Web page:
The Black Forest fire started on June 12, 2013. The same day, the Royal Gorge fire ignited, burning between our house and Cañon City, about 16 miles south of here. We were upwind, but I again watched smoke boiling up on the horizon. Meanwhile, in the mountains on the west side of the state, multiple fires merged to form the East Fork complex, burning in high-elevation lodgepole pine forests and sending smoke drifting for hundreds of miles.
Dry air holds tension very effectively, I think, and it was difficult not to obsess. As the fires burned, my attention rotated from smoke columns to various media channels, incessantly checking updates, road closures, evacuation notices, weather forecasts.
In July, the rains finally began—hair raising at first, as lightning stabbed at tinder dry fuels. But the grass eventually softened and began to turn green again, the dust relented, and the trees began to drink. By September, we’d received enough rain to push our annual precipitation numbers for 2013 well above average. The worry by then was flash flooding across all the burn scars.
2014 was less marked by radical swings from wet to dry. In 2015, a wet weather pattern set up over the region, in some areas dropping a year’s worth of rain in a few weeks during May. Flooding was front of mind, not fire, at least until fall. The winter of 2015/2016 wasn’t noteworthy for snow, but storms in April and May ushered in a welcome rush of spring green, and a wet August refreshed the verdure. The next winter was downright dry, but spring snows again mitigated fire danger somewhat, and July and August brought a fair monsoon. I thought about fires, but mostly in the context of how nice it was to not feel like they were right on the doorstep.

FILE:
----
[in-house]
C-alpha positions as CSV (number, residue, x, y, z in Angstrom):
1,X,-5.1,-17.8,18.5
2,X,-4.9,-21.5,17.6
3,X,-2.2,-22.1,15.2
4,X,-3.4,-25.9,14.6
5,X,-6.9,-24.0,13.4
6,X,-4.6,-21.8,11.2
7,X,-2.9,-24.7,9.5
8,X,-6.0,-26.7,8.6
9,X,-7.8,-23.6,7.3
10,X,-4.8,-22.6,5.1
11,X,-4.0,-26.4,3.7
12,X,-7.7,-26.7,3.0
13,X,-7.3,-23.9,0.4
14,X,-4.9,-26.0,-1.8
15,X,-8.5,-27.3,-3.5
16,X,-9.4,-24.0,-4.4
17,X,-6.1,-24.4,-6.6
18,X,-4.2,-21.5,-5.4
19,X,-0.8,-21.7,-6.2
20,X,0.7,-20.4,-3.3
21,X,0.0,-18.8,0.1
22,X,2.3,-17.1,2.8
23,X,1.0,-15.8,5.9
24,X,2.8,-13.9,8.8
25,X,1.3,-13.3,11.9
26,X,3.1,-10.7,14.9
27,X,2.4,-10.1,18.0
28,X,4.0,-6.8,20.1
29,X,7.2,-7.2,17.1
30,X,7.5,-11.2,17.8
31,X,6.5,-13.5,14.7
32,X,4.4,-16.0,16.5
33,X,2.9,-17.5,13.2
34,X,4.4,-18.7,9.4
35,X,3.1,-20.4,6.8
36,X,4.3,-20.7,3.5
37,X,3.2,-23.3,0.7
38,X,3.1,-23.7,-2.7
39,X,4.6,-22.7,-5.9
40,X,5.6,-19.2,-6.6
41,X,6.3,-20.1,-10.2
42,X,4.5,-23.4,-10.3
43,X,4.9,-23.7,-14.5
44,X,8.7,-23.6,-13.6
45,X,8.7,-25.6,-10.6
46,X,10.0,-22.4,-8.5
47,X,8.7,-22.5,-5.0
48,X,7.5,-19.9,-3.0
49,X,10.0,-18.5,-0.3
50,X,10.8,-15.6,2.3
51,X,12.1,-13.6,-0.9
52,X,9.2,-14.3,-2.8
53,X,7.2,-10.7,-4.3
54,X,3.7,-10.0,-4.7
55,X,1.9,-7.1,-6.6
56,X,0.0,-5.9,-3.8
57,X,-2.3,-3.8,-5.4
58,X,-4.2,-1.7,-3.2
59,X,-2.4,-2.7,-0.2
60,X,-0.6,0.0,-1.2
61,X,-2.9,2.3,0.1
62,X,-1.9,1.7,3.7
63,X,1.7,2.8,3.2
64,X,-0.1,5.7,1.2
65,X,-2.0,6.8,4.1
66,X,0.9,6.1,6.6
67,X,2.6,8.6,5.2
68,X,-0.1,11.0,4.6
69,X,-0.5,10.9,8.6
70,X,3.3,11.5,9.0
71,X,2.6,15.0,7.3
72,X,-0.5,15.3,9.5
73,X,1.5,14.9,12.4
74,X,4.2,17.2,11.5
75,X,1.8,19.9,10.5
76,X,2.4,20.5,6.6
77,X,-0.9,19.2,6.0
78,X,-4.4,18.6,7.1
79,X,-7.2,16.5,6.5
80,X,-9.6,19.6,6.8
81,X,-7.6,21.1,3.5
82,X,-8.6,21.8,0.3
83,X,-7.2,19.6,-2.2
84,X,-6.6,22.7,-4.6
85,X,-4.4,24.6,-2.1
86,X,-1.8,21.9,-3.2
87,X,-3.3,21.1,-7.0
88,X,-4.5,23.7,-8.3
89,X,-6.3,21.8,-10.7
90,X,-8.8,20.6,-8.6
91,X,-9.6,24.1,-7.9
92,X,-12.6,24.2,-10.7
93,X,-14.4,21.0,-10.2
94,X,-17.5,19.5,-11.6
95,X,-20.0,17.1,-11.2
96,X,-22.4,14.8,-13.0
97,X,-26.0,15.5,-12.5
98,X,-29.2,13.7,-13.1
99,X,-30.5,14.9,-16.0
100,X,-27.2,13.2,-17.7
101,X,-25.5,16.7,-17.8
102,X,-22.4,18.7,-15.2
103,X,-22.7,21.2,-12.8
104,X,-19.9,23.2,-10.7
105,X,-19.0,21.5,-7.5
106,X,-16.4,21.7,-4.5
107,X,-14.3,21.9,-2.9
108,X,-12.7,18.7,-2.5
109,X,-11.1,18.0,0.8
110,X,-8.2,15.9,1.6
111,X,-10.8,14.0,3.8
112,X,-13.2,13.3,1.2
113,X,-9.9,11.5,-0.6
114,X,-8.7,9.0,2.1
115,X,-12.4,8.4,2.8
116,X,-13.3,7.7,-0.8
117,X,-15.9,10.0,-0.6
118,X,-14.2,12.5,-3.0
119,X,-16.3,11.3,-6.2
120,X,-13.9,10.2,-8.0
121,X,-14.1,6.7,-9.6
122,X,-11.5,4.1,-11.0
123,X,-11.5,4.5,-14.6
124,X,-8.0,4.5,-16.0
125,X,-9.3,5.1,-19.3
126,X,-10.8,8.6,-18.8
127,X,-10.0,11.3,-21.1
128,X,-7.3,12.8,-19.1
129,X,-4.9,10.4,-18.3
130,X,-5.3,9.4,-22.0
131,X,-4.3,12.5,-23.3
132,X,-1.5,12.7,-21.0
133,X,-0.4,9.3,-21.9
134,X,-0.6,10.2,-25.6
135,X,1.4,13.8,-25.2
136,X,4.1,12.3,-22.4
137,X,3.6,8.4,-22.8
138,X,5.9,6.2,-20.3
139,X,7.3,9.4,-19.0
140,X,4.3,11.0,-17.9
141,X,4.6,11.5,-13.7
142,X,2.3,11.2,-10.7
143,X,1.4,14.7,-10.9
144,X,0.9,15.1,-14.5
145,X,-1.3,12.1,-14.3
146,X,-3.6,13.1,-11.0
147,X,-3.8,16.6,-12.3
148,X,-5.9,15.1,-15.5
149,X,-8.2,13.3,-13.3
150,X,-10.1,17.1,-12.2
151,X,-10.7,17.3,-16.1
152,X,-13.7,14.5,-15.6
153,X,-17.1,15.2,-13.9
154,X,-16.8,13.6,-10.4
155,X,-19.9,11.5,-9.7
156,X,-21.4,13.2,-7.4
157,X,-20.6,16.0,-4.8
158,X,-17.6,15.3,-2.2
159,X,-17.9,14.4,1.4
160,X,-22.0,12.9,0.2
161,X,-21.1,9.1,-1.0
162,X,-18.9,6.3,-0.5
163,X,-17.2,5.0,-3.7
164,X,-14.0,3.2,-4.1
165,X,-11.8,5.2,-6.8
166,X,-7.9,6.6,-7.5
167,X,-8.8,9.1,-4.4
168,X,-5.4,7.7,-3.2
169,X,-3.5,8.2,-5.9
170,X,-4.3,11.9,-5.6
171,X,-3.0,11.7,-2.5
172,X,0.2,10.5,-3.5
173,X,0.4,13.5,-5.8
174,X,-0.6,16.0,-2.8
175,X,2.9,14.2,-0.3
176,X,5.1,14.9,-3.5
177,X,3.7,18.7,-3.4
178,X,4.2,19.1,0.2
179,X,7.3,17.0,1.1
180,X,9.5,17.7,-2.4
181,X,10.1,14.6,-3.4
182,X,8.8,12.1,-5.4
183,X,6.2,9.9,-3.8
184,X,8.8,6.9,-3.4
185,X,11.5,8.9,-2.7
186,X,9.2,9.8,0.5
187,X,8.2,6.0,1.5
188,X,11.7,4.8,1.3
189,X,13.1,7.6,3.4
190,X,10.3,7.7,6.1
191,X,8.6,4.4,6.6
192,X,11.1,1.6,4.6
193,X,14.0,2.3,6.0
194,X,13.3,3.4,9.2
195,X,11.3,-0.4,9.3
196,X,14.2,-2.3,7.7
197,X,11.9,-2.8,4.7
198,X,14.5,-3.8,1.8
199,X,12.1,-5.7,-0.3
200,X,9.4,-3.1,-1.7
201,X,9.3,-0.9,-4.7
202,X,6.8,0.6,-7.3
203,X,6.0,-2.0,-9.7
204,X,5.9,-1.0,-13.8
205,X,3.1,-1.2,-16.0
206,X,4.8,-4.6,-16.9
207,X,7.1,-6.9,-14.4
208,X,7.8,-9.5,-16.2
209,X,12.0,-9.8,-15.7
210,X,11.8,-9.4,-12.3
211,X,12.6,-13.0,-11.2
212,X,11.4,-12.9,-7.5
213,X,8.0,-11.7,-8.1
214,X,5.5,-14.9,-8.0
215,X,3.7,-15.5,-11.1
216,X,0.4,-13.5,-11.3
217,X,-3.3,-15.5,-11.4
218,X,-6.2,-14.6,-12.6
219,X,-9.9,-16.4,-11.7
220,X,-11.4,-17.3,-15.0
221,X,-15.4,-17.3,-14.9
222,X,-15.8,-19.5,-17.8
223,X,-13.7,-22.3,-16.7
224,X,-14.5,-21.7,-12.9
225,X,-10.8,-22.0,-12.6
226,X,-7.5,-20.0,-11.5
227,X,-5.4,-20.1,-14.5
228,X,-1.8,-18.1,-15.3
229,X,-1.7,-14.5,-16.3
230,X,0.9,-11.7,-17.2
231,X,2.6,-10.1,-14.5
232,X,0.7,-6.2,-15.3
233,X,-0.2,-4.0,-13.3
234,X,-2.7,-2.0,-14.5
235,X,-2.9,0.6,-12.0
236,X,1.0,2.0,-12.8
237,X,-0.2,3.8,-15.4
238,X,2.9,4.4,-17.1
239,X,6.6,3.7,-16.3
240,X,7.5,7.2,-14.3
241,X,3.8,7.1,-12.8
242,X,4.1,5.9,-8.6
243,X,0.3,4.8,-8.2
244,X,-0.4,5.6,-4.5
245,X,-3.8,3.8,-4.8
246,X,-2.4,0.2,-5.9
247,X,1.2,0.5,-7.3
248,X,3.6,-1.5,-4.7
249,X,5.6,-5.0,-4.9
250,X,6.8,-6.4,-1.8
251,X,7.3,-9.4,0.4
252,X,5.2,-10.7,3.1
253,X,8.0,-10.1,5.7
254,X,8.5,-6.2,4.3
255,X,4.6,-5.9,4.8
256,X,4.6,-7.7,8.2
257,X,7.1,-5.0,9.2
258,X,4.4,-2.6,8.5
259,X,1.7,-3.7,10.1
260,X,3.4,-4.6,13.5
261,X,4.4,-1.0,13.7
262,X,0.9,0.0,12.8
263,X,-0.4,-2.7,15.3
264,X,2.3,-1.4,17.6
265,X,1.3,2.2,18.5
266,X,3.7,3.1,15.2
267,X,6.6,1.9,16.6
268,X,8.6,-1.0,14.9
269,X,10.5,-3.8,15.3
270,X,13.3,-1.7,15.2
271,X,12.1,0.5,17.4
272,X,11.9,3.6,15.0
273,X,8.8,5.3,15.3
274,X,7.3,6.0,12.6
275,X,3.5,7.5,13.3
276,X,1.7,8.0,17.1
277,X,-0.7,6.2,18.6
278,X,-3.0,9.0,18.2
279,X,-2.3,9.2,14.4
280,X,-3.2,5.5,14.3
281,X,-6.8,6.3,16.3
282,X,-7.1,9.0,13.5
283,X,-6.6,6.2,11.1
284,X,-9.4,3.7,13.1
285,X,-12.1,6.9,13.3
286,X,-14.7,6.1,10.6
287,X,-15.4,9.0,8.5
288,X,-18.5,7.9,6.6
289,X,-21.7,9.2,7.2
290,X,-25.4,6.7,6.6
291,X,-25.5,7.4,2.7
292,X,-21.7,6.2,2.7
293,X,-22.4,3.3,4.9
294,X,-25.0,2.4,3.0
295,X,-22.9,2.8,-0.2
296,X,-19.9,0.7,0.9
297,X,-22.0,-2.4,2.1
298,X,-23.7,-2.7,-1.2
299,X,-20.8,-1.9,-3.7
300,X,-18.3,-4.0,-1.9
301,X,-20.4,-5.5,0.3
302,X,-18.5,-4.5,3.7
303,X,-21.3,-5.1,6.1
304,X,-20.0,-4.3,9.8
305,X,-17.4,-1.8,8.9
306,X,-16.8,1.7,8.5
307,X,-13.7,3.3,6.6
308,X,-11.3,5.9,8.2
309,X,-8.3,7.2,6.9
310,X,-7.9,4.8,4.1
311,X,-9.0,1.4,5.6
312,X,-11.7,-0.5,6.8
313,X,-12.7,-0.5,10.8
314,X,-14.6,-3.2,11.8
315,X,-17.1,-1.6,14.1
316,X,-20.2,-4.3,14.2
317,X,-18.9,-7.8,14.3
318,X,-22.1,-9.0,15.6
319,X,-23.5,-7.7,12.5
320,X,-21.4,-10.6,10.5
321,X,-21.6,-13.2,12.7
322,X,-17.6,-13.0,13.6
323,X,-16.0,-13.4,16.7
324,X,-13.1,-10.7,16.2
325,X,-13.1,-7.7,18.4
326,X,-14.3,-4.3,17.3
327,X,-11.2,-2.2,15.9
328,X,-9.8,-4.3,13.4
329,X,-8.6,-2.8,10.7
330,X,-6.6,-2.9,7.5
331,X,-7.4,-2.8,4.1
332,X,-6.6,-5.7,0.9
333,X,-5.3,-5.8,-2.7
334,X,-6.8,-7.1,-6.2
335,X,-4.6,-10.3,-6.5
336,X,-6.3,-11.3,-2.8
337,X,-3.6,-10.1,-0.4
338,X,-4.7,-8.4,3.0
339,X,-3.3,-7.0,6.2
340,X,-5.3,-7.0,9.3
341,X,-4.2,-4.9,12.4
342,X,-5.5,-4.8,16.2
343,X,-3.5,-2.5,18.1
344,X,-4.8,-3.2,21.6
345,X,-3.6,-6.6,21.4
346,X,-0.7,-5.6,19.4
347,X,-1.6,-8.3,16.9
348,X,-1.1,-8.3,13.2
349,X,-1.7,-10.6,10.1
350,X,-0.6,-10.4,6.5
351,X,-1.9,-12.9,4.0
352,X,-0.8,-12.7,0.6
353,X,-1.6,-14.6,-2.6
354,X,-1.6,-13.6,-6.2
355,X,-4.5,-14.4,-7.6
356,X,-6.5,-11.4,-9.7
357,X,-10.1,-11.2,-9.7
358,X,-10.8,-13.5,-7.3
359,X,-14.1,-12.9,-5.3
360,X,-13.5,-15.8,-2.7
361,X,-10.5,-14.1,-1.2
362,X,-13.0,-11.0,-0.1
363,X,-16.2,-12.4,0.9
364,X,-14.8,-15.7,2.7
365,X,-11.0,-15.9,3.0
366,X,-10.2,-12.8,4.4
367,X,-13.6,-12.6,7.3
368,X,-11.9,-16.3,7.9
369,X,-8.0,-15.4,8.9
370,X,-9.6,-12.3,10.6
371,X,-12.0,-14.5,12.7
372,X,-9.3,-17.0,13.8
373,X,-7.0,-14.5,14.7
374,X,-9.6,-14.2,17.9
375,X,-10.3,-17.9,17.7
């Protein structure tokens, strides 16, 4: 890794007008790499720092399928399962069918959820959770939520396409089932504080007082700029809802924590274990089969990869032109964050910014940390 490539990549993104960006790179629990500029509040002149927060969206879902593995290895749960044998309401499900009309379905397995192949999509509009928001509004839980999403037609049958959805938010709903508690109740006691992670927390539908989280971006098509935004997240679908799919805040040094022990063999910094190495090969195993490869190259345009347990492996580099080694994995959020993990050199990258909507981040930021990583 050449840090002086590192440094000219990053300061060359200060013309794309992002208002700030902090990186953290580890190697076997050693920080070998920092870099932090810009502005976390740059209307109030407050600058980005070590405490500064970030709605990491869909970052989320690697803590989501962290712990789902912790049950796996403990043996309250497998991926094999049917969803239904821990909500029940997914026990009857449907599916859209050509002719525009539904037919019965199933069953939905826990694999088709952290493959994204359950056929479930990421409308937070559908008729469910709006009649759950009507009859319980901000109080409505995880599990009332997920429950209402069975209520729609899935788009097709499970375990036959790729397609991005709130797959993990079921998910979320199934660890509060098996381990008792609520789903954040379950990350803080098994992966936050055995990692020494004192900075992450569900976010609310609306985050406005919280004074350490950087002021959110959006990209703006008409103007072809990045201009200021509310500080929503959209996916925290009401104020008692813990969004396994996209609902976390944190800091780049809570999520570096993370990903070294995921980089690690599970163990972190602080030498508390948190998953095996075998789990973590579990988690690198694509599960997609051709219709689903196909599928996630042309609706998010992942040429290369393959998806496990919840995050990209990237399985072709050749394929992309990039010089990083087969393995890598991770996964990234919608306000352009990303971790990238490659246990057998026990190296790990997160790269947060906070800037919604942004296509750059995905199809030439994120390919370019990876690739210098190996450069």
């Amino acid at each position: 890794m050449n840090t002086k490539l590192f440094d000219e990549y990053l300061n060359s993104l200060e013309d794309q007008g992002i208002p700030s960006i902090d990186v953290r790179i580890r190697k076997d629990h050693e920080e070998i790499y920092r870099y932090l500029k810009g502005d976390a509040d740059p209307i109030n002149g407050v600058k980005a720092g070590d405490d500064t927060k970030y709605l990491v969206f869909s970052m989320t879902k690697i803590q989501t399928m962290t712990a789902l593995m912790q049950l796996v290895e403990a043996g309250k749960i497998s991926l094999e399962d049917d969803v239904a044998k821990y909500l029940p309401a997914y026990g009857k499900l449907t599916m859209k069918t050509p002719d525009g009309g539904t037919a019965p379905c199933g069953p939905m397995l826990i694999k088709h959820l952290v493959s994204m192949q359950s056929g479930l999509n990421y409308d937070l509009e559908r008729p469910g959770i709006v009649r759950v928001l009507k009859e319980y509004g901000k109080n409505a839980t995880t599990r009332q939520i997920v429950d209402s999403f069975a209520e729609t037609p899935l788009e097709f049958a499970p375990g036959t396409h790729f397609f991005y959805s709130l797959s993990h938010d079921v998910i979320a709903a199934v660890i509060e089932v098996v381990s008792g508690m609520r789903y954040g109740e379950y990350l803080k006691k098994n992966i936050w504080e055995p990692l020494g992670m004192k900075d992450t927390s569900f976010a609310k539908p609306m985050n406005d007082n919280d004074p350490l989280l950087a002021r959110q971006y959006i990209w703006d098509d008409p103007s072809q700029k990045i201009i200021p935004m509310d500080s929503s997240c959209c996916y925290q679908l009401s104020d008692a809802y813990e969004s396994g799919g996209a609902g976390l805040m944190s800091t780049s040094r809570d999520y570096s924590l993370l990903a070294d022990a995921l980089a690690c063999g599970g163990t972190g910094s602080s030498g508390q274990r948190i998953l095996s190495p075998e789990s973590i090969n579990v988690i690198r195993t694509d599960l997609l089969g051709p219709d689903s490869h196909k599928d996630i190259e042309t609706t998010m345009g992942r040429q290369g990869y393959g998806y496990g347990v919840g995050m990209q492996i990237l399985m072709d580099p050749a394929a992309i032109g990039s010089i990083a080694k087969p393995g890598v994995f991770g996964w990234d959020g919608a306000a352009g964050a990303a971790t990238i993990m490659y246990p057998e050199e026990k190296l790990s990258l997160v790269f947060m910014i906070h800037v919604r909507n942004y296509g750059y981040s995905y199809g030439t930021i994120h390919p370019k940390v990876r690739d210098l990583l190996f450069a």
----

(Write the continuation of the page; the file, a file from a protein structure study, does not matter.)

Smoke from the High Chateau fire fills low terrain on the morning of July 2.
Since then, however, the tap of our regional precipitation appears to have been shut off. After five years of relative luxury, our fire weather luck has run out. In the eight months before the 2013 fire season, the year of the Royal Gorge and Black Forest burns, my NWS rain gauge collected 7.33 inches of precipitation.
From November 2017 until now, the tally is 4.08.
So, yes, fire is front of mind these days. In the space of a few days last week, four fires started close enough to home that their smoke plumes are features on our horizon. One of them, the Spring Creek fire, is closing in on 100,000 acres as I write this: another monster for the record books. The smell of smoke creeps into the house whenever the wind is right.
But that’s life. This is the reality of my local environment. Conifer forests evolved with wildfire and if we want to live here—which we do—we have to evolve, too. Climate change exacerbates the conditions favorable to wildfire, and it’s possible I’ll look back wistfully on the five-year stretch between 2013 and 2018, when fire stayed more or less in the background. Meanwhile, we’ll carry on with mitigation efforts around the house and barn: mowing, felling some more trees, cutting brush. I’m shopping for fine-mesh metal screening for our roof vents, and will haul in pea gravel for the planting beds near the house. We’ve reviewed our evacuation plan and I’m writing it up so we have a checklist on hand if fire breaks out nearby and we decide we need to leave. We’ll keep watching for smoke, even as we remind ourselves to enjoy life in our beautiful corner of the Colorado Rockies.
Smoke from the Weston Pass fire paints the sunset on July 1.